Burning Question: When Will Radford Army Ammunitions Plant Stop Open Burning Toxic Munitions Waste?
The Radford Army Ammunition Plant has been making and testing munitions for more than 70 years, and burning toxic waste from the process, outdoors, for just as long. But while a few Department of Defense installations have either ended the practice or adopted cleaner technologies, the timeline for doing so in Radford remains vague. New pollution data and national attention to the problem are energizing the community and the Arsenal staff toward a solution, but the ‘burning question’ remains.
Results of the first ever real time air pollution measurements from the Radford Arsenal are now being factored into Virginia’s Department of Environmental Quality permitting process.
Drones flew through smoke plumes during open burning tests and recorded data showing some toxins present in lower levels than previously estimated, while 5 others were found to be higher than expected.
The Arsenal’s permit expired in 2015. Community members say they’re also in limbo when it comes to their one, burning question; the timeline for a new state of the art incinerator.
“They (Arsenal officials) keep saying it’s in the works and we get promises but id doesn’t happen,” says Baldwyn North. North is a farmer who lives in Riner, Montgomery County, not far from the Radford Arsenal, with his wife and 2 young children.
“It’s taking too long. Meanwhile we’re all getting poisoned.”
At a meeting last week that lasted almost 3 hours, Arsenal staffers focused on the good news: the old coal power plant on site, responsible for dozens of clean air act violations, is now gone, replaced by one powered by natural gas.
But during the Q & A period, the burning question kept coming back.
Michael James-Dramo wanted to know when will there be a timeline for a new incinerator.
Deputy to the Commander, Rob Davie replied, "We’re marching forward with the design.”
The expectation is that a design plan will be finished by the end of the year. Funding for it, however, is another issue.
James-Dramo pressed further, saying he wanted a timeline that is as accurate as possible.
To which Commander Davie replied, "all I can tell you is, it’s basically above my pay grade. I don’t get to make that decision.”
James-Dramo countered, “Who do we ask?”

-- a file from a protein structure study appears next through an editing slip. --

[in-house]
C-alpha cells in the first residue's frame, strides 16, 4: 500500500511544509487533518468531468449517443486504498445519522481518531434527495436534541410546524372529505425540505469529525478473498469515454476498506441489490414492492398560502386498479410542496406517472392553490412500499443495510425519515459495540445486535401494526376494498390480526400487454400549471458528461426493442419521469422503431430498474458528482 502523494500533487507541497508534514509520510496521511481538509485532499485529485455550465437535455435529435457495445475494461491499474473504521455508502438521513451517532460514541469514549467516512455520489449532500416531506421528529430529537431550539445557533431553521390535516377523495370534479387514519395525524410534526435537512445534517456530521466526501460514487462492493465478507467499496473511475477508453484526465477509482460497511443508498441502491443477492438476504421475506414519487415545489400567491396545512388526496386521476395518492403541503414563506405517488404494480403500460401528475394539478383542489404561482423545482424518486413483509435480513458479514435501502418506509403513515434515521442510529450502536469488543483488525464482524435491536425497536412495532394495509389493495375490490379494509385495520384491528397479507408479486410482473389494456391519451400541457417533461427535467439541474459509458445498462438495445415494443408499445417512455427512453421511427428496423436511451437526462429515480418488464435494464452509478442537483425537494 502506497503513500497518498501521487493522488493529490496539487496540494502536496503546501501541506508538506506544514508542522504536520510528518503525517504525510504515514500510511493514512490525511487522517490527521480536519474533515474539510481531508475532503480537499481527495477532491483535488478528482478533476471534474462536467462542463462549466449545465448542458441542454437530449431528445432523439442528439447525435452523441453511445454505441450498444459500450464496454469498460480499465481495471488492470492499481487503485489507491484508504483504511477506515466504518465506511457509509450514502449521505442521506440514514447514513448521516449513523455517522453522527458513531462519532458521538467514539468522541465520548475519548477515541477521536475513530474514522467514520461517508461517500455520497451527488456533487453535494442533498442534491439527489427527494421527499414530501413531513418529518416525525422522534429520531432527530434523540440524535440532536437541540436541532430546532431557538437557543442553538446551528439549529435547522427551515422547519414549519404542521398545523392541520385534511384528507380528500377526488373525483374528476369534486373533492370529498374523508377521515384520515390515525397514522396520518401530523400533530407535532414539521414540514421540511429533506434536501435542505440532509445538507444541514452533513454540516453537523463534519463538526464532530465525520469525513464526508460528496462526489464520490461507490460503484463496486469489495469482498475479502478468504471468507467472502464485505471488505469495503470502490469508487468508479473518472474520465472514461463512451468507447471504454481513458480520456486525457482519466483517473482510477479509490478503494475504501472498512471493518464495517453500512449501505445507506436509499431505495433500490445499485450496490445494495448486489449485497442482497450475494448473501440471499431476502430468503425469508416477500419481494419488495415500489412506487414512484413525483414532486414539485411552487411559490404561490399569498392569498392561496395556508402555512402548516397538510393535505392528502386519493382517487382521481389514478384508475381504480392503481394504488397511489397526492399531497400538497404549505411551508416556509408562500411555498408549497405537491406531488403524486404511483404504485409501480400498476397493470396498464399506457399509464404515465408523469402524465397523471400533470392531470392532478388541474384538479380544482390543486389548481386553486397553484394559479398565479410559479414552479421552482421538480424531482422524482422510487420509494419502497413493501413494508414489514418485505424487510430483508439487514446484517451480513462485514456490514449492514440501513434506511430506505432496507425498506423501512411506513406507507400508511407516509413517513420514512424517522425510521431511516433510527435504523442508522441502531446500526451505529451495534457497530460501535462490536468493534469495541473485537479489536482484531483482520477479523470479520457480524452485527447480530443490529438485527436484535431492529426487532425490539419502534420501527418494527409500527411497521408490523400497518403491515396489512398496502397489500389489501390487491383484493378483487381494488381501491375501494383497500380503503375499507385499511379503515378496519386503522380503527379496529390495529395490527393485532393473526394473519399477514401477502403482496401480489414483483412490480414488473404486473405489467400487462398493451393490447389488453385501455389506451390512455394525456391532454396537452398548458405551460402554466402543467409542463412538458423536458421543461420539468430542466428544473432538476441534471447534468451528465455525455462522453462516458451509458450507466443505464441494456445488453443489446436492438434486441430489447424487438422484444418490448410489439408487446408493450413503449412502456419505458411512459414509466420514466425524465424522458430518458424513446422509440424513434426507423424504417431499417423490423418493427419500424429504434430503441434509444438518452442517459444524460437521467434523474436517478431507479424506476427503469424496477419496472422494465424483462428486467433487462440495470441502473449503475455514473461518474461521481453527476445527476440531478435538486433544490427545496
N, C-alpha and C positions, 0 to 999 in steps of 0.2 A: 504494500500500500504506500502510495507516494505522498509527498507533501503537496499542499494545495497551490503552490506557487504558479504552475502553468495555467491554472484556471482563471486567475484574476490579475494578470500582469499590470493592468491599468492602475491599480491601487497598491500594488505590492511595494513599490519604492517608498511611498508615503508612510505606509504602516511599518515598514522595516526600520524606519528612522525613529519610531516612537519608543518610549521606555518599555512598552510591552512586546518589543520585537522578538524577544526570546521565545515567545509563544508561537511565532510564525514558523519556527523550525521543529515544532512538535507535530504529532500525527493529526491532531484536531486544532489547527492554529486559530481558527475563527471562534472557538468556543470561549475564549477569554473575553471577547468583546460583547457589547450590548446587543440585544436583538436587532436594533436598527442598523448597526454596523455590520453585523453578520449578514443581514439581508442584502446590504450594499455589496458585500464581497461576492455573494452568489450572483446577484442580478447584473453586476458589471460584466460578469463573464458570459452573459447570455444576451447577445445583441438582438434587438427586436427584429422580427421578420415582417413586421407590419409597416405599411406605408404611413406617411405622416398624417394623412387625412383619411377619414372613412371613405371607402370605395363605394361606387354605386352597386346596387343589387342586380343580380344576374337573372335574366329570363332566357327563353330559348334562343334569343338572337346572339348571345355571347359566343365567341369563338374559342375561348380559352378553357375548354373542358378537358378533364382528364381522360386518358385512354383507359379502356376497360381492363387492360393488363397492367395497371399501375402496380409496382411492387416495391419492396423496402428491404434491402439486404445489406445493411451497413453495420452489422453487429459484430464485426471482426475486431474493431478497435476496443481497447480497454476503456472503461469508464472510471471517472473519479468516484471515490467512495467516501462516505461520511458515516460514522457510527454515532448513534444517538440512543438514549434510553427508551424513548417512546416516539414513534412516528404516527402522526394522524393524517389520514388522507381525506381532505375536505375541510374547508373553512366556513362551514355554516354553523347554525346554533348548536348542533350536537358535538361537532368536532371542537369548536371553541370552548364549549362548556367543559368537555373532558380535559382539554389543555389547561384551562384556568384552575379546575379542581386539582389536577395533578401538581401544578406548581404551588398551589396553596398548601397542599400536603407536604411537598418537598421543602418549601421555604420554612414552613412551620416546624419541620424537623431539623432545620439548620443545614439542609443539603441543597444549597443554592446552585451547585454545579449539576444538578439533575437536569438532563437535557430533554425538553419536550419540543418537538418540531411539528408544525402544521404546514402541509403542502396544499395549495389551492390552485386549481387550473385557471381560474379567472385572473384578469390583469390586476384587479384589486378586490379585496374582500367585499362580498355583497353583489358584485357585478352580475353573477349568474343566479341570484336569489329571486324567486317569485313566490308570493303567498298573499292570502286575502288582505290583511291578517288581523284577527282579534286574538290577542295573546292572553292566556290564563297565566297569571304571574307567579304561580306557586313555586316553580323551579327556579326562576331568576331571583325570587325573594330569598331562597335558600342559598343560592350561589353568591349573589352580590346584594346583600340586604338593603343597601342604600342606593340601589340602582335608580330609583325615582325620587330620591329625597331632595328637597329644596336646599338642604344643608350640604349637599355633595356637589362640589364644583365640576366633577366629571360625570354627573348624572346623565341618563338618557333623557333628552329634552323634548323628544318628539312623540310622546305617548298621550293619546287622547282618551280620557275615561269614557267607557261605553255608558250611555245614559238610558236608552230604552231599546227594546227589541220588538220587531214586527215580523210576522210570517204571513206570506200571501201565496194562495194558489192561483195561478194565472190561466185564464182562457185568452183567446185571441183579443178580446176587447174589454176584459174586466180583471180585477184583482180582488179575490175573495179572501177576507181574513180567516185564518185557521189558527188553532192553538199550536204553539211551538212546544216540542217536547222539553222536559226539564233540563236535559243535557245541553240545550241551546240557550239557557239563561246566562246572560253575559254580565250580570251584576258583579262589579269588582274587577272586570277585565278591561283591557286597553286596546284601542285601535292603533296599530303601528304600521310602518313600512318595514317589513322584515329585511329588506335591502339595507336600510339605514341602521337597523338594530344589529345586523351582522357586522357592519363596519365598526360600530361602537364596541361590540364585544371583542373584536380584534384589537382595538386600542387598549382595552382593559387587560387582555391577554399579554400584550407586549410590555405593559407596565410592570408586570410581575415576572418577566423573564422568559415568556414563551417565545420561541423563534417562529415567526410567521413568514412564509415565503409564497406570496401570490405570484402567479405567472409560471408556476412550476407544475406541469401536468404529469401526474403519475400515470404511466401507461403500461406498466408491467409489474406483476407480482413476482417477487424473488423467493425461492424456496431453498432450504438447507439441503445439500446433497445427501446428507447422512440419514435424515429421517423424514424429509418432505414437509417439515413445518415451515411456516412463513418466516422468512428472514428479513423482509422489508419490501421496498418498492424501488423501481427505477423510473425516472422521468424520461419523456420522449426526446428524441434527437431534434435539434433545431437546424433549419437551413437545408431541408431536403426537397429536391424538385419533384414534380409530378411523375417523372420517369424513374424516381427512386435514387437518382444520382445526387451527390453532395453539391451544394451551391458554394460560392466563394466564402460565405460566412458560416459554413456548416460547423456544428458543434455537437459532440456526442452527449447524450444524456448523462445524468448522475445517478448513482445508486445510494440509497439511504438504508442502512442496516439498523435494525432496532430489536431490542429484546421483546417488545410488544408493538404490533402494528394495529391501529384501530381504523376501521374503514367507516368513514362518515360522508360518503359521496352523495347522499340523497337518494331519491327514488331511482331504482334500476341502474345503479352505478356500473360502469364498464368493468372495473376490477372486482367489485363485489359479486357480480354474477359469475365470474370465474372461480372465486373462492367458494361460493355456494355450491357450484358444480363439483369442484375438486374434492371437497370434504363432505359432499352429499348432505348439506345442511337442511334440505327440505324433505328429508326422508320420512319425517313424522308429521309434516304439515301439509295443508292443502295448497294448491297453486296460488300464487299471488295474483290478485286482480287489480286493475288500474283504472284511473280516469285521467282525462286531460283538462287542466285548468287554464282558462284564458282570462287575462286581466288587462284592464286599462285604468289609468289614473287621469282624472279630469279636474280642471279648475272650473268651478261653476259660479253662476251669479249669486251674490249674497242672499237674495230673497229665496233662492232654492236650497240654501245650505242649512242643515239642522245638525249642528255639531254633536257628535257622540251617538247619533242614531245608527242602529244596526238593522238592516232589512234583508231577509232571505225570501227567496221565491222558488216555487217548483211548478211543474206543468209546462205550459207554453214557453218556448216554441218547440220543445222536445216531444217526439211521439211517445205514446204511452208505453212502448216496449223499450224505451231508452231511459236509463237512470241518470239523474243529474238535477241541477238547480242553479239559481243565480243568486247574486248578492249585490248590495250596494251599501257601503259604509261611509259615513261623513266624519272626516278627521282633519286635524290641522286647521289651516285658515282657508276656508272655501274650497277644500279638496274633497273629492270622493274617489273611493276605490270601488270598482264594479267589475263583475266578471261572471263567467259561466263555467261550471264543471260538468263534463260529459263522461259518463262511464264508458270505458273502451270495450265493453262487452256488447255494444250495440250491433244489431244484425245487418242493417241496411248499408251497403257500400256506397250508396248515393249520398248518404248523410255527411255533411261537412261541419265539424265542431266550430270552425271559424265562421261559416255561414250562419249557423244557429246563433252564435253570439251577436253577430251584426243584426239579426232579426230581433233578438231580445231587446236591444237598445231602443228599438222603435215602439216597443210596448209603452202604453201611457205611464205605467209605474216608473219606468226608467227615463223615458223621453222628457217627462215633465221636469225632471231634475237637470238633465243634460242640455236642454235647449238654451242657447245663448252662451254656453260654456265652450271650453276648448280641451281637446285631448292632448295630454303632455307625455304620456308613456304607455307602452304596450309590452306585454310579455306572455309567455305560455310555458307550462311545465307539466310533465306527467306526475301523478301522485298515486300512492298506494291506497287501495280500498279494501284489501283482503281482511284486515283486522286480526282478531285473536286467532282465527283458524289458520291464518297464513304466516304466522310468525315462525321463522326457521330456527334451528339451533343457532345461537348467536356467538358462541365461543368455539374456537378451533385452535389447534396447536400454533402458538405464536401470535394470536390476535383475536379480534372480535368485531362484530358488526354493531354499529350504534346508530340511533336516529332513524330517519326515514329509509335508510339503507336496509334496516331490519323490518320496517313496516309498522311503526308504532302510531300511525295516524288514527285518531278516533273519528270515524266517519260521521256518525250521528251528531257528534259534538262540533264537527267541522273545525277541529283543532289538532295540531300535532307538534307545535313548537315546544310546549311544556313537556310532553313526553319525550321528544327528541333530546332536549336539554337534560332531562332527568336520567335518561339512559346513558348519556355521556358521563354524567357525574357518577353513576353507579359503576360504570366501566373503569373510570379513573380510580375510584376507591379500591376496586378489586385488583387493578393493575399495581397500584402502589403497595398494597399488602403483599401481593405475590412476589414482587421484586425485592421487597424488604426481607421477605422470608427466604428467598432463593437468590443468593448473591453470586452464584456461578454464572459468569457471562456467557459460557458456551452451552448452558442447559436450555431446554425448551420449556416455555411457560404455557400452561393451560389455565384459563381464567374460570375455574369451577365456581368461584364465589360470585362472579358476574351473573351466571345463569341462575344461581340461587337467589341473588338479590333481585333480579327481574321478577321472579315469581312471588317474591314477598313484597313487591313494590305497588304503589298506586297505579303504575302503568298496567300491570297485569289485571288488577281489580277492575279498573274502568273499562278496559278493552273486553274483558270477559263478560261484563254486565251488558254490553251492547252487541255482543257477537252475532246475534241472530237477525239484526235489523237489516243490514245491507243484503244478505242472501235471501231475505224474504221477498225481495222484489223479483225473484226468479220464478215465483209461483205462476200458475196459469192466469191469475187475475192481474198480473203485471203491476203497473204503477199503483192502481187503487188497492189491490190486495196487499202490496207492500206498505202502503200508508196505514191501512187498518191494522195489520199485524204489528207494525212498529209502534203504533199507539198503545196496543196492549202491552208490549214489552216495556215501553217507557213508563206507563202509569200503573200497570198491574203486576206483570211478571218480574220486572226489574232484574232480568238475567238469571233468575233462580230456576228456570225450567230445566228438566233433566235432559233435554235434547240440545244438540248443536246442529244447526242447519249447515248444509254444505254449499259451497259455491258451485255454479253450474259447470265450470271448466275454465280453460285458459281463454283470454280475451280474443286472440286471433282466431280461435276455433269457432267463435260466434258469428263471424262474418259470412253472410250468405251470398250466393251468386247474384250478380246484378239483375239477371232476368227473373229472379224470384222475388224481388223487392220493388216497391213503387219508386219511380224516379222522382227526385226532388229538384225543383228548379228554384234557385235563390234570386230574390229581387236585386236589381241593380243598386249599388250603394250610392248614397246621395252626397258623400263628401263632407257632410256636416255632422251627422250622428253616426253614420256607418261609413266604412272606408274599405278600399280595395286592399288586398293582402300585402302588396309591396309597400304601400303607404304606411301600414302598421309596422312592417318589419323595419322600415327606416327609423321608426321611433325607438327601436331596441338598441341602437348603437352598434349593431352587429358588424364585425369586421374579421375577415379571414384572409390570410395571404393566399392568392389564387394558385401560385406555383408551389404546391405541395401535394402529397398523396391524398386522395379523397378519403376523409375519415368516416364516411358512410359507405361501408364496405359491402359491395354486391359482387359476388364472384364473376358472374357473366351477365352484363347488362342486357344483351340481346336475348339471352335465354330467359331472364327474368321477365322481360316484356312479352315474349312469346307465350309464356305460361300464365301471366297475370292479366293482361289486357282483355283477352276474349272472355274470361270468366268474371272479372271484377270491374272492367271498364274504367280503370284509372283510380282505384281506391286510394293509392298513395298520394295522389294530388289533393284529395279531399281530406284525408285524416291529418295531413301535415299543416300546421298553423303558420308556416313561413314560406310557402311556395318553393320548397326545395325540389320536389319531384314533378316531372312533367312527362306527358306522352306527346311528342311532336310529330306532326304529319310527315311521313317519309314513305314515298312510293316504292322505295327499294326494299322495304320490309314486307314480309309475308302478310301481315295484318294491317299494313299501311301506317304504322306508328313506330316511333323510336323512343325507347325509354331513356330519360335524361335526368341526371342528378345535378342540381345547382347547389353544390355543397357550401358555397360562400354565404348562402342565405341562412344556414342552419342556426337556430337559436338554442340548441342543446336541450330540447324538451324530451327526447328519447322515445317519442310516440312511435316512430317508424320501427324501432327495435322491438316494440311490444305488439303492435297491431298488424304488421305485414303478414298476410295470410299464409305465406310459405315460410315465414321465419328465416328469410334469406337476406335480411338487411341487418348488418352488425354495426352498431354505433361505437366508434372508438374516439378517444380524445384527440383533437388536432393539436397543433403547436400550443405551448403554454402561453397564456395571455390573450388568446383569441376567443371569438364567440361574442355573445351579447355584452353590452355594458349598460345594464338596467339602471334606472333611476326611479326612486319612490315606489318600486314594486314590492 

"This hasn't been said formally, explicitly, but it's been said informally, explicitly to me that, they basically need cover from EPA. They need to be forced to comply with regulations to show that the cost is justifiable."
At this point, the Director of Public and Congressional Affairs Justine Barati offered, “What he’s trying to explain, is that there’s a design phase and then there’s a budgeting phase. Radford (Army Ammunition Plant) is 100% marching forward and trying to make it happen but there are other elements of the Army that also have competing projects for funding. It will be an Army decision."
Abraham Lustgarten is working on a 5-part series about these issues for ProPublica, an independent, non-profit newsroom that produces investigative journalism in the public interest.
“What I hear on background and off the record conversations, at both the Army and the EPA, is that the consensus is very close to or has already arrived at the idea that a new state of the art incinerator which could prevent 95% of toxic emissions created by the current, open air burning process. So it’s really a question of when - and what the army seems to want is to have its hand forced by EPA."
Lustgarten’s first report, called, Open Burns, Ill Winds, focused on the Radford Arsenal. He points out that these comments are his opinion, based on conversations he has had during his reporting.
“This hasn’t been said formally, explicitly, but it’s been said informally, explicitly to me that, they basically need cover from EPA.
They need to be forced to comply with regulations to show that the cost is justifiable. If they can’t do that, it’s a ‘voluntary expenditure’ of money and while the defense budget is immense, everybody is fighting for their little slice of that money and it’s very hard to justify spending it.”
While the community waits, people who follow developments about the Radford Arsenal can expect to learn more about toxic emission from the plant. DEQ will soon place its first stationery air monitor near Bellview Elementary school. The meter will be position about 250-meters from the arsenal’s fence line.
Spokesman William Hayden says a $26,000 federal grant will cover the cost. It’s expected to be in operation sometime this fall.